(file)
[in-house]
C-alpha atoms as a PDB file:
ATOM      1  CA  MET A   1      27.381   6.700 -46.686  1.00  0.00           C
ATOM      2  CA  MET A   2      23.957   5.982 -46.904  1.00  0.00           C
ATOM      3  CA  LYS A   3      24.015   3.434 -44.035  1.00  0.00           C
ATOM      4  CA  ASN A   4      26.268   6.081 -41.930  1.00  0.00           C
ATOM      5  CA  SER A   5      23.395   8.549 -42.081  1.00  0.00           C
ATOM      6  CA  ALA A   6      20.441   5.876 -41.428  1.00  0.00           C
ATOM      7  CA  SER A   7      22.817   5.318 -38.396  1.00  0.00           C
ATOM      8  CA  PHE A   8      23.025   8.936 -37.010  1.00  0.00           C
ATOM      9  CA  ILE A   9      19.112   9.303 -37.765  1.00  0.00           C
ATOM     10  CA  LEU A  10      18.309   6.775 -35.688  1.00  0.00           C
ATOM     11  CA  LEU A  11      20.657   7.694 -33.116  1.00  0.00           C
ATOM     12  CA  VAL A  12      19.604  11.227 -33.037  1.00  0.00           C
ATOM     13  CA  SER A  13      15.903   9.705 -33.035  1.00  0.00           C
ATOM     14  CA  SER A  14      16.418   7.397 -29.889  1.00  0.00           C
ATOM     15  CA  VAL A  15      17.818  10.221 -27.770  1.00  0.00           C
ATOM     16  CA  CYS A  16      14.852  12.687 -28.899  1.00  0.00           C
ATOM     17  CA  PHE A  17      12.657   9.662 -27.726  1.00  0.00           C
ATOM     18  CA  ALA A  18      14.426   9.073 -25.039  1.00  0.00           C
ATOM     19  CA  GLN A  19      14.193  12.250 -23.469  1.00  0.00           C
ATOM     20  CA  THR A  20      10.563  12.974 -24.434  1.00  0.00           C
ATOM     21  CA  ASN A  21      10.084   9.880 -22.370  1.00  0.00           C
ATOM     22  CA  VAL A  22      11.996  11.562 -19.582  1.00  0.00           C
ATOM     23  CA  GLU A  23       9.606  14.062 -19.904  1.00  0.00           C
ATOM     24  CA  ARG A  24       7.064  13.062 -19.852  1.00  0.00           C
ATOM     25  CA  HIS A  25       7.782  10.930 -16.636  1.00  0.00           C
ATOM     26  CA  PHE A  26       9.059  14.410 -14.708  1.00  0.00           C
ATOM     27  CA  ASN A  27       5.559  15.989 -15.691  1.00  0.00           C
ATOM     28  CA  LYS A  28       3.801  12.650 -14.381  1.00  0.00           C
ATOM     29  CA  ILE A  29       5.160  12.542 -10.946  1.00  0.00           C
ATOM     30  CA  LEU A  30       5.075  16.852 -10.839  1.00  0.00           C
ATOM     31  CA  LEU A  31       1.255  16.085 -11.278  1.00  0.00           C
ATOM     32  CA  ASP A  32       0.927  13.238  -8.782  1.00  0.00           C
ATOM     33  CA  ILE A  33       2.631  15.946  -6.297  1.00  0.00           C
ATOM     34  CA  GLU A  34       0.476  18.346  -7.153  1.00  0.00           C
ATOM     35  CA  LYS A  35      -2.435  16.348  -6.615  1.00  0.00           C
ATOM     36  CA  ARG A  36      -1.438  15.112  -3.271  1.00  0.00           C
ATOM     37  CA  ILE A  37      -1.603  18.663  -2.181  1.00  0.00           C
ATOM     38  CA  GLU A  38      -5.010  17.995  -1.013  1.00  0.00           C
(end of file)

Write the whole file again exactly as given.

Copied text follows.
[in-house]
C-alpha atoms as a PDB file:
ATOM      1  CA  MET A   1      27.381   6.700 -46.686  1.00  0.00           C
ATOM      2  CA  MET A   2      23.957   5.982 -46.904  1.00  0.00           C
ATOM      3  CA  LYS A   3      24.015   3.434 -44.035  1.00  0.00           C
ATOM      4  CA  ASN A   4      26.268   6.081 -41.930  1.00  0.00           C
ATOM      5  CA  SER A   5      23.395   8.549 -42.081  1.00  0.00           C
ATOM      6  CA  ALA A   6      20.441   5.876 -41.428  1.00  0.00           C
ATOM      7  CA  SER A   7      22.817   5.318 -38.396  1.00  0.00           C
ATOM      8  CA  PHE A   8      23.025   8.936 -37.010  1.00  0.00           C
ATOM      9  CA  ILE A   9      19.112   9.303 -37.765  1.00  0.00           C
ATOM     10  CA  LEU A  10      18.309   6.775 -35.688  1.00  0.00           C
ATOM     11  CA  LEU A  11      20.657   7.694 -33.116  1.00  0.00           C
ATOM     12  CA  VAL A  12      19.604  11.227 -33.037  1.00  0.00           C
ATOM     13  CA  SER A  13      15.903   9.705 -33.035  1.00  0.00           C
ATOM     14  CA  SER A  14      16.418   7.397 -29.889  1.00  0.00           C
ATOM     15  CA  VAL A  15      17.818  10.221 -27.770  1.00  0.00           C
ATOM     16  CA  CYS A  16      14.852  12.687 -28.899  1.00  0.00           C
ATOM     17  CA  PHE A  17      12.657   9.662 -27.726  1.00  0.00           C
ATOM     18  CA  ALA A  18      14.426   9.073 -25.039  1.00  0.00           C
ATOM     19  CA  GLN A  19      14.193  12.250 -23.469  1.00  0.00           C
ATOM     20  CA  THR A  20      10.563  12.974 -24.434  1.00  0.00           C
ATOM     21  CA  ASN A  21      10.084   9.880 -22.370  1.00  0.00           C
ATOM     22  CA  VAL A  22      11.996  11.562 -19.582  1.00  0.00           C
ATOM     23  CA  GLU A  23       9.606  14.062 -19.904  1.00  0.00           C
ATOM     24  CA  ARG A  24       7.064  13.062 -19.852  1.00  0.00           C
ATOM     25  CA  HIS A  25       7.782  10.930 -16.636  1.00  0.00           C
ATOM     26  CA  PHE A  26       9.059  14.410 -14.708  1.00  0.00           C
ATOM     27  CA  ASN A  27       5.559  15.989 -15.691  1.00  0.00           C
ATOM     28  CA  LYS A  28       3.801  12.650 -14.381  1.00  0.00           C
ATOM     29  CA  ILE A  29       5.160  12.542 -10.946  1.00  0.00           C
ATOM     30  CA  LEU A  30       5.075  16.852 -10.839  1.00  0.00           C
ATOM     31  CA  LEU A  31       1.255  16.085 -11.278  1.00  0.00           C
ATOM     32  CA  ASP A  32       0.927  13.238  -8.782  1.00  0.00           C
ATOM     33  CA  ILE A  33       2.631  15.946  -6.297  1.00  0.00           C
ATOM     34  CA  GLU A  34       0.476  18.346  -7.153  1.00  0.00           C
ATOM     35  CA  LYS A  35      -2.435  16.348  -6.615  1.00  0.00           C
ATOM     36  CA  ARG A  36      -1.438  15.112  -3.271  1.00  0.00           C
ATOM     37  CA  ILE A  37      -1.603  18.663  -2.181  1.00  0.00           C
ATOM     38  CA  GLU A  38      -5.010  17.995  -1.013  1.00  0.00           C